school lottery pick

An NBA star urges hard work, but parents worry it's not enough

Amar'e Stoudemire speaks to students, teachers and parents at Learning Leaders event.

Standing on stage at New York University’s Skirball Center this morning, six-time NBA All-Star Amar’e Stoudemire warned the room full of students that their chances of becoming a professional basketball player were slim.

“What is your second option?” said Stoudemire. “What is your plan B?”

Reading was a good start to figuring out the answer to that question, he said. Stoudemire, promoting his new young adult book for middle school students, was speaking to Learning Leaders, a group that trains volunteer tutors and parents and deploys them into schools for support.

There is another elite pool with similarly daunting odds that faces students here in New York City. Black and Hispanic students make up 70 percent of the city’s student population, but they represent just 12 percent of students at the city’s eight specialized high schools, and the proportion of students of color at the most elite of the schools is even lower.

The disparity is at the center of a federal civil rights complaint that was filed this week charging that the schools’ entrance exam is fundamentally unfair.

After the event, Stoudemire said he wasn’t familiar with the issue and declined to comment. But there were plenty of parents and Learning Leaders who were familiar with the imbalance.

Executive Director Jane Heaphy said that real high school choice is hard to come by for many families that her group works with. She said it is easy to feel stymied by a lack of resources that is often necessary for one-on-one tutoring and prep courses.

“Can you make it without those things? Yes,” Heaphy said. “Is it a lot harder? Yeah, and those things help.   That’s a real equity issue.”

Jessica Nathaniel, a grandmother who said her granddaughter was hoping to get placed in a selective high school or, ideally, a scholarship to a private boarding or Catholic school.  But Nathaniel, who is black, said the 6 percent acceptance rate for black and Hispanic students was troubling.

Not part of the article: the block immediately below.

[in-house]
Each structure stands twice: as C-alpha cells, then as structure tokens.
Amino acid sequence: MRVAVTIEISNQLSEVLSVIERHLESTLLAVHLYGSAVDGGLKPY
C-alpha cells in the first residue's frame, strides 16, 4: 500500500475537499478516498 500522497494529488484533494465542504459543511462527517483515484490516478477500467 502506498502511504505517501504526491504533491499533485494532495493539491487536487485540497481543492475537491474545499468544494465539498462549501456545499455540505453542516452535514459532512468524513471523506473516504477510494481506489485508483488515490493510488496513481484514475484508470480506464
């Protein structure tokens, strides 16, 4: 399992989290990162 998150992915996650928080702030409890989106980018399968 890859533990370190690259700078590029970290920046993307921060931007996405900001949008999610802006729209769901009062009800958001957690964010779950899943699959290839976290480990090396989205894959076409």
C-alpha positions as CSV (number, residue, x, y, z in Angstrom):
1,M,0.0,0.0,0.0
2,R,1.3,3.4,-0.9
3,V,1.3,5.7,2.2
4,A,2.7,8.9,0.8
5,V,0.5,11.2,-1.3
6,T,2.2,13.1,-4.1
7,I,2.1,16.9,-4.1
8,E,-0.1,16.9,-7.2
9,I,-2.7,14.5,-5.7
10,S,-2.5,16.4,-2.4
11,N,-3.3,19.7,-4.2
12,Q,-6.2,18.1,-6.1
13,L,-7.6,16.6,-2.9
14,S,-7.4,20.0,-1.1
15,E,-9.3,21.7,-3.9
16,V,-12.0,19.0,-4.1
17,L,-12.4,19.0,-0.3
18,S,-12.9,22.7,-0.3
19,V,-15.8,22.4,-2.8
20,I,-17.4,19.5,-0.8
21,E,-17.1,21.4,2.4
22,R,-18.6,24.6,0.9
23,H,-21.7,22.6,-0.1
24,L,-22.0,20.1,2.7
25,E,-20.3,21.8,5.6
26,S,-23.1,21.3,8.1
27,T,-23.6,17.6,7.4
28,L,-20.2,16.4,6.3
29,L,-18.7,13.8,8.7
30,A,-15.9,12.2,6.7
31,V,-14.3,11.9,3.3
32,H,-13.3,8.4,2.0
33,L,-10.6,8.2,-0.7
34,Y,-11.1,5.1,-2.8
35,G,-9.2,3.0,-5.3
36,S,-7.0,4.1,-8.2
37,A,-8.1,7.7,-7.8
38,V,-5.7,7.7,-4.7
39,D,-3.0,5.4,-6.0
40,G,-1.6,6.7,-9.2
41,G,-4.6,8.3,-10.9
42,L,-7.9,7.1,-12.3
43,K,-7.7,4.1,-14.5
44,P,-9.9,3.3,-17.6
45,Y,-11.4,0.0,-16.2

“It needs to open up so that more of our children of color can get into these high-performing schools because some of them are very discouraged,” Nathaniel said. “They’re told that they can’t apply or that they don’t have the grades. I think there should be more of an opportunity for them.”

Chancellor Dennis Walcott appeared with Stoudemire briefly, but he had to leave early to attend an event  to announce the expansion of a public library program in schools. Walcott said at that event that he disagreed with the criticism about the schools’ admissions policies.

Amar'e Stoudemire and Chancellor Dennis Walcott together at an event today at New York University.

“I really am fine with the standards,” Walcott said.

Walcott also said his hands were tied by state law, which required specialized schools to limit entry criteria to a standardized test.  The group that filed the civil rights complaint, NAACP LDF, says the law applies only to the three schools that were open in 1972, not to the five schools the Bloomberg administration opened and designated as specialized.

“The reality is we do have a state law that’s been in place since 1972, so we need to put that out there very clearly,” Walcott said. “Were following the state law.”

Legislation by state Assemblyman Karim Camara has been proposed that would add more assessments to the admissions process, but Walcott declined to respond to the legislations. Instead he touted the city’s own efforts to attract more low-income students to prepare for and take the admissions test. Known as the DREAM initiative, the city is working with 2,600 low-income middle school students to prepare for the admissions test. Eighth graders participating in the program will take the test next month.

Weekend Reads

Need classroom decor inspiration? These educators have got you covered.

This school year, students will spend about 1,000 hours in school —making their classrooms a huge part of their learning experience.

We’re recognizing educators who’ve poured on the pizazz to make students feel welcome. From a 9th-grade “forensics lab” decked out in caution tape to a classroom stage complete with lights to get first graders pumped about public speaking, these crafty teachers have gone above and beyond to create great spaces.

Got a classroom of your own to show off? Know someone that should be on this list? Let us know!

Jaclyn Flores, First Grade Dual Language, Rochester, New York
“Having a classroom that is bright, cheerful, organized and inviting allows my students to feel pride in their classroom as well as feel welcome. My students look forward to standing on the stage to share or sitting on special chairs to dive into their learning. This space is a safe place for my students and we take pride in what it has become.”

Jasmine, Pre-K, Las Vegas, Nevada
“My classroom environment helps my students because providing calming colors and a home-like space makes them feel more comfortable in the classroom and ready to learn as first-time students!”


Oneika Osborne, 10th Grade Reading, Miami Southridge Senior High School, Miami, Florida